On Feb. 28, 2017, President Donald J. Trump gave his first speech to the U.S. Congress, one that highlighted his goals for the peace, prosperity and security of all American citizens. Trump renewed many of his campaign promises, such as eradicating Islamic State group and bringing America’s infrastructure to the 21st century. One question seems to be blowing around the mainstream media about whether he has good ideas and if they can actually be put to work. Trump’s speech to Congress provided much-need relief to America, casting himself as presidential and sticking to his speech.
One of Trump’s major campaign platforms was to rebuild the crumbling infrastructure of the U.S. In his speech to Congress, Trump proudly declared, “Crumbling infrastructure will be replaced with new roads, bridges, tunnels, airports and railways gleaming across our very, very beautiful land.” But can Trump actually do this politically? It is obvious that this type of spending will help him at the polls come 2020 but whether it will benefit the economy is another issue.
I doubt that a buildup of infrastructure will give us the economic growth Trump hopes for. It relies on a Keynesian viewpoint, which basically says that putting people to work will give them money to spend, ultimately helping the economy. This was the basis for Obama’s 2009 stimulus package which also heavily emphasized infrastructure construction and Franklin D. Roosevelt’s “New Deal.” Keynes, instead of increasing deficits, calls for a decrease when countries are out of recessions, like the present U.S. It does not show that massive buildups of infrastructure helps economic growth. Take Japan, for example, which has spent over $6 trillion on infrastructure and seen little growth because of it.
Trump also mentioned the recent push to increase school choice, which has been spearheaded by Secretary of Education Betsy DeVos, where Trump deemed education as “the civil rights issue of our time.” It is mind-boggling to me how people can criticize letting parents decide where they think their children should be educated. Though I do not support charter schools, many of our public schools are failing and it is the right of the parent to decide whether their children should attend some other school. Private schools are too expensive for lower-class American families to afford and DeVos and Trump are letting poorer families decide for their children. However, there are good public and private schools alike, and families should be able to choose the option that fits them best.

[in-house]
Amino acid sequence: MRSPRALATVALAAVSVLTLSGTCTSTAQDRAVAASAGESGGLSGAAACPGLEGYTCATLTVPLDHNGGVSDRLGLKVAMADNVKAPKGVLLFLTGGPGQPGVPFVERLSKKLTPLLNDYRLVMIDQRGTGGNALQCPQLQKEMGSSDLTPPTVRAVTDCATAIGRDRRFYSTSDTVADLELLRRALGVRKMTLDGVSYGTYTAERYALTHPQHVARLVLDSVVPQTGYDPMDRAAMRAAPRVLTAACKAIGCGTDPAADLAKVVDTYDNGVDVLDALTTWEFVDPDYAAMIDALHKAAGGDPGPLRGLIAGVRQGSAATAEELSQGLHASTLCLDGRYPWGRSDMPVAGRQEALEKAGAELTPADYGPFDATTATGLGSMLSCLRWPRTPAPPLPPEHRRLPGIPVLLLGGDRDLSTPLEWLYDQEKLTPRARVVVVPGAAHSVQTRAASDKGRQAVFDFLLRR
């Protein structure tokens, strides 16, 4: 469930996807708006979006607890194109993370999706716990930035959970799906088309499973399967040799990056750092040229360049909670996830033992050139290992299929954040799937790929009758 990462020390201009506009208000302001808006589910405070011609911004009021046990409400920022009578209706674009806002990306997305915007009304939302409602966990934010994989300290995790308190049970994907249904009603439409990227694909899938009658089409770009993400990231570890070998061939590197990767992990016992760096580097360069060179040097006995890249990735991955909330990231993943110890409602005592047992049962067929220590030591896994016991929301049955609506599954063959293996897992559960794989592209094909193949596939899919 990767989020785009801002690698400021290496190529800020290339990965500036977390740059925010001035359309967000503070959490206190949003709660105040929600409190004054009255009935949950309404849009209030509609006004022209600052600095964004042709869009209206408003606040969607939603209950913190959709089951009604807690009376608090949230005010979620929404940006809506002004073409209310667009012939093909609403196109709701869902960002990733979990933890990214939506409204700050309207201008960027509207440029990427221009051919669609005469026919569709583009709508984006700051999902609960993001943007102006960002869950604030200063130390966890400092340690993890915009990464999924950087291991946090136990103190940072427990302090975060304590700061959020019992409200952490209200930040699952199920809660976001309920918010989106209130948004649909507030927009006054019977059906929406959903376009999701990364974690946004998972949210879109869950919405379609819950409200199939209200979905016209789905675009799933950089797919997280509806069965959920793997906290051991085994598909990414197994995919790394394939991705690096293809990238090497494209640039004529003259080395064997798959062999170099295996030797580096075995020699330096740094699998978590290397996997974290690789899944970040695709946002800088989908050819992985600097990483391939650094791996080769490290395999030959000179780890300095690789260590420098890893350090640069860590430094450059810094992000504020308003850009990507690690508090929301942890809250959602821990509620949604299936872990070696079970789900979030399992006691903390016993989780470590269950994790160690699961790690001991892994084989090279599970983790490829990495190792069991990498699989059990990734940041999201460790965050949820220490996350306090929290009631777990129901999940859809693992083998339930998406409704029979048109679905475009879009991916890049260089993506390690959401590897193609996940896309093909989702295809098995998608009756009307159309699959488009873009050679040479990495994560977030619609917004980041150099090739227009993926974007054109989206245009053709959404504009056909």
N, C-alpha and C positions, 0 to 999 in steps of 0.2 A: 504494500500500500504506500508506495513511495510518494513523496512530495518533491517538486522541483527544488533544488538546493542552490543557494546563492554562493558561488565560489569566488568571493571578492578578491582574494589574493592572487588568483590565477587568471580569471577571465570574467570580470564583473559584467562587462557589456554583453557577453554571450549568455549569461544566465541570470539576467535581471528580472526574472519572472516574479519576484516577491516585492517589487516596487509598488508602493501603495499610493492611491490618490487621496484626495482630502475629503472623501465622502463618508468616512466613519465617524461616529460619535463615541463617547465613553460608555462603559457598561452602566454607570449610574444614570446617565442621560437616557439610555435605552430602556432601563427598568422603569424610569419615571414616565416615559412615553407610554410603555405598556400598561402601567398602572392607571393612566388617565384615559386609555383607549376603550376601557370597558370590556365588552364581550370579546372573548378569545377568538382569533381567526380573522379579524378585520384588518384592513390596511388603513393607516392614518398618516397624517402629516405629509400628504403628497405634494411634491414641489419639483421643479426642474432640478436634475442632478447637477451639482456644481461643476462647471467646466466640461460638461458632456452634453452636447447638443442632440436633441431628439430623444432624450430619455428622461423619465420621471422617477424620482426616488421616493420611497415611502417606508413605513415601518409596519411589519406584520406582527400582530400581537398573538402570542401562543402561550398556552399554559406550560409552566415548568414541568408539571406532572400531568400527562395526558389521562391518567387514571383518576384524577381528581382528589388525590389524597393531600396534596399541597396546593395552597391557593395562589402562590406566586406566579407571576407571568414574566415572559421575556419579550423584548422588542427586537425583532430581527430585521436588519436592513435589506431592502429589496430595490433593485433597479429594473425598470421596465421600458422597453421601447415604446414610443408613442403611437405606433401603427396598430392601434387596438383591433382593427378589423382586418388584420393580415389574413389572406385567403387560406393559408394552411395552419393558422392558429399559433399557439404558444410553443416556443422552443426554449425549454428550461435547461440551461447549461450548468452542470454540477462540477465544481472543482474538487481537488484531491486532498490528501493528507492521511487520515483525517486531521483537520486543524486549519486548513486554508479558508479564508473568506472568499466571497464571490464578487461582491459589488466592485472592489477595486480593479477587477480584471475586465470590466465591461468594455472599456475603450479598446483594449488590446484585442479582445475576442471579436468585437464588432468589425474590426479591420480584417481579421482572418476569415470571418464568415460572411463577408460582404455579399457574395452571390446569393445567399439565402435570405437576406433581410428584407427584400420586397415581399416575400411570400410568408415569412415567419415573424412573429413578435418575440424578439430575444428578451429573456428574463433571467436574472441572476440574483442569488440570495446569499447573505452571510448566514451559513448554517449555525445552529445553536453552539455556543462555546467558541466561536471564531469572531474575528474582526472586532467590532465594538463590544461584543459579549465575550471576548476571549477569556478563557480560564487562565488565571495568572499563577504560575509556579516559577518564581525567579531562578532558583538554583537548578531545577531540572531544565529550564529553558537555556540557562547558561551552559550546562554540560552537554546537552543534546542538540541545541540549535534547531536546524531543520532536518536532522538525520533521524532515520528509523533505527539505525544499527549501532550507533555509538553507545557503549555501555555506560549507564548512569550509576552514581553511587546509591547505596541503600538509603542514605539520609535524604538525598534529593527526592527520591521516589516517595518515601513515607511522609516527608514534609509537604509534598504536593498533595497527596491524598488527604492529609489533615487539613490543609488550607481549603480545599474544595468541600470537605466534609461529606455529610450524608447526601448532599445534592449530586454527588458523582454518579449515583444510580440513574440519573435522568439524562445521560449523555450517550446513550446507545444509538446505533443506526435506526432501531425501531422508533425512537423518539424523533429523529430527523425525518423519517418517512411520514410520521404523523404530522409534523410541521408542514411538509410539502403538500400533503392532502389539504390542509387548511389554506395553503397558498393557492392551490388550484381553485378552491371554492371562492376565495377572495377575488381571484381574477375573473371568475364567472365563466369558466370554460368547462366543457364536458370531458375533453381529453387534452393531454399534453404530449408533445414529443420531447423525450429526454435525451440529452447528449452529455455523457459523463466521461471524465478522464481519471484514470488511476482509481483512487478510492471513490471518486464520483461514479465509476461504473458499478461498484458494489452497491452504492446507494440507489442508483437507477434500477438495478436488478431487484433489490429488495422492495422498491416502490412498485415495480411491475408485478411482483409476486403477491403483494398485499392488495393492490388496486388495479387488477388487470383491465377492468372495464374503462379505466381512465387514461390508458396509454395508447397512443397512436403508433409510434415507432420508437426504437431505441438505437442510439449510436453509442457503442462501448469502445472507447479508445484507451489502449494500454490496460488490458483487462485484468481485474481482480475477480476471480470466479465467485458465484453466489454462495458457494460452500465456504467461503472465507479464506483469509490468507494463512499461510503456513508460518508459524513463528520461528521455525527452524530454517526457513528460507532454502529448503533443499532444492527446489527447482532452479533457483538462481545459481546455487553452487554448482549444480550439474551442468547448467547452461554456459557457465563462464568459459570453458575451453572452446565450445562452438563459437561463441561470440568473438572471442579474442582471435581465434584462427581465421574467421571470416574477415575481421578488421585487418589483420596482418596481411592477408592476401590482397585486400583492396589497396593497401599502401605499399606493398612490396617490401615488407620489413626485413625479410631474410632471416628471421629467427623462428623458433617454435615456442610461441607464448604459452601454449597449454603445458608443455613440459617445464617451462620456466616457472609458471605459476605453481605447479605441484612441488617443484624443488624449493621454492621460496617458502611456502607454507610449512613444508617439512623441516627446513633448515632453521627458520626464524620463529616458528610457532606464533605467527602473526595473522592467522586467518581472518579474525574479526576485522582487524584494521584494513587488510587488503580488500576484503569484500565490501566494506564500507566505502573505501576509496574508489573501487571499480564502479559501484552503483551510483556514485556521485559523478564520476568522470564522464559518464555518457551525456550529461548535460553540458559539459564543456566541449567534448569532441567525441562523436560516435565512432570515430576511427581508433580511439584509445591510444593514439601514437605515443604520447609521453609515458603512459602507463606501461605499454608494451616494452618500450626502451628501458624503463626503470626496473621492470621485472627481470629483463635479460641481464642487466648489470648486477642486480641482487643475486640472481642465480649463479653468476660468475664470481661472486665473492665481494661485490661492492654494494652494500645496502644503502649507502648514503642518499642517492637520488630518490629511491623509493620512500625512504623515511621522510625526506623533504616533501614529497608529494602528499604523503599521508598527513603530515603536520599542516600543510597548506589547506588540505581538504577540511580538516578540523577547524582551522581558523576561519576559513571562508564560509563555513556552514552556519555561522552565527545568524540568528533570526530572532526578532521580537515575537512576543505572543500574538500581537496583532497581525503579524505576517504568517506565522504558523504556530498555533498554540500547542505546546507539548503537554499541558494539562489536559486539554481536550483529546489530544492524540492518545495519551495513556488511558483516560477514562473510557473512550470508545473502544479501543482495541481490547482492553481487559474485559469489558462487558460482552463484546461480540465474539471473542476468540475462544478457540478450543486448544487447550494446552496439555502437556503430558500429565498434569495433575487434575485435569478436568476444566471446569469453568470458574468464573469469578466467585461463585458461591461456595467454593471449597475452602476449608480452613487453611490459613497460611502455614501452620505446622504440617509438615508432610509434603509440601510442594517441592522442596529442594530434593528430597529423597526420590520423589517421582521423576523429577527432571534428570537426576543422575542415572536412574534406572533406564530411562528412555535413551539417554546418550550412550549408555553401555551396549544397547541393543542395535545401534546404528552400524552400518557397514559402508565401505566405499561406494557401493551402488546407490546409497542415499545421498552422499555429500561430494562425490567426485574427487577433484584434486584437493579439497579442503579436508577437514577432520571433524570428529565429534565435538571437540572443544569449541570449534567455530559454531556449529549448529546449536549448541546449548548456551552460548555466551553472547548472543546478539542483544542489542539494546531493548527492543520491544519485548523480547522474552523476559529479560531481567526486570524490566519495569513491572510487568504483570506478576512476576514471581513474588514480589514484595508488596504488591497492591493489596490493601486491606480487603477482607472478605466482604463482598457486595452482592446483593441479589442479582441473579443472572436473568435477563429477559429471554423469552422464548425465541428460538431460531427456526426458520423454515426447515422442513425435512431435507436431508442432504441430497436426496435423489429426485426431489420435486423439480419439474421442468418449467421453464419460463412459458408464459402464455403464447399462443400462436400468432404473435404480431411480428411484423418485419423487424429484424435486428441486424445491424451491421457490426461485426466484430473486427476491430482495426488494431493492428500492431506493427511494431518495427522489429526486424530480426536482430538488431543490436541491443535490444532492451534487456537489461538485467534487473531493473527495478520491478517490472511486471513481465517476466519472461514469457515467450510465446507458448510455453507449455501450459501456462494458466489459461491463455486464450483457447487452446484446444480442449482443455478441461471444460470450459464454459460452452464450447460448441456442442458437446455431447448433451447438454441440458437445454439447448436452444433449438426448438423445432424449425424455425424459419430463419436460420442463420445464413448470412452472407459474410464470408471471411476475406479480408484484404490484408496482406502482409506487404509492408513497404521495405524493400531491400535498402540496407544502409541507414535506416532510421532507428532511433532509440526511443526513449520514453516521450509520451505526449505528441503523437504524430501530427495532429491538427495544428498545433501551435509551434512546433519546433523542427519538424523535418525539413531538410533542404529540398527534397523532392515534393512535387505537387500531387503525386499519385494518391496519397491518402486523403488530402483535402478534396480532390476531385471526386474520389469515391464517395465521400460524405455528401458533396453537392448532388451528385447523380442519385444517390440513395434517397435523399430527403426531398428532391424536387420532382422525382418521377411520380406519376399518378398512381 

Trump also championed his efforts to stem illegal immigration and terror and heighten border security. I support Trump’s ban on immigration from predominantly Muslim countries. This is not because I am anti-Muslim or anti-immigrant. With relatives still in Syria, I think it is important to allow refugees in but we need to take caution before we open the floodgates, like France and Germany, where terrorist sympathizers have entered the country disguised as refugees. The ban is temporary, not permanent. As for securing our borders, it is necessary because a country cannot stand with porous borders. Trump made it clear stating, “To any in Congress who do not believe we should enforce our laws, I would ask you this one question: What would you say to the American family that loses their jobs, their income or their loved one because America refused to uphold its laws and defend its borders?”
In the last part of his speech, Trump promised to send “Congress a budget that rebuilds the military, eliminates the defense sequester and calls for one of the largest increases in defense spending in American history.” It is time we start spending money on our military since our equipment is aging. However, a $54 billion increase in the military budget is unwise. Just because we pour money into the Pentagon, does not mean we will have a more capable defense force; where the money we have goes, like expanding the Navy fleet, is something the Trump administration needs to carefully deliberate. These dramatic, far-reaching hikes are chiefly unaffordable and seems to me as a political move to enhance his image among the public.
Trump’s first speech to Congress was a breath of fresh air compared to his inflammatory tone during his campaign and recent press conferences. He outlined the campaign promises he intends to keep and seems to be doing a good job at making sure they go into law. All we can hope for now is that Trump does not act irrationally and gets his administration to a point where it is not presented as a pariah in the eyes of the people.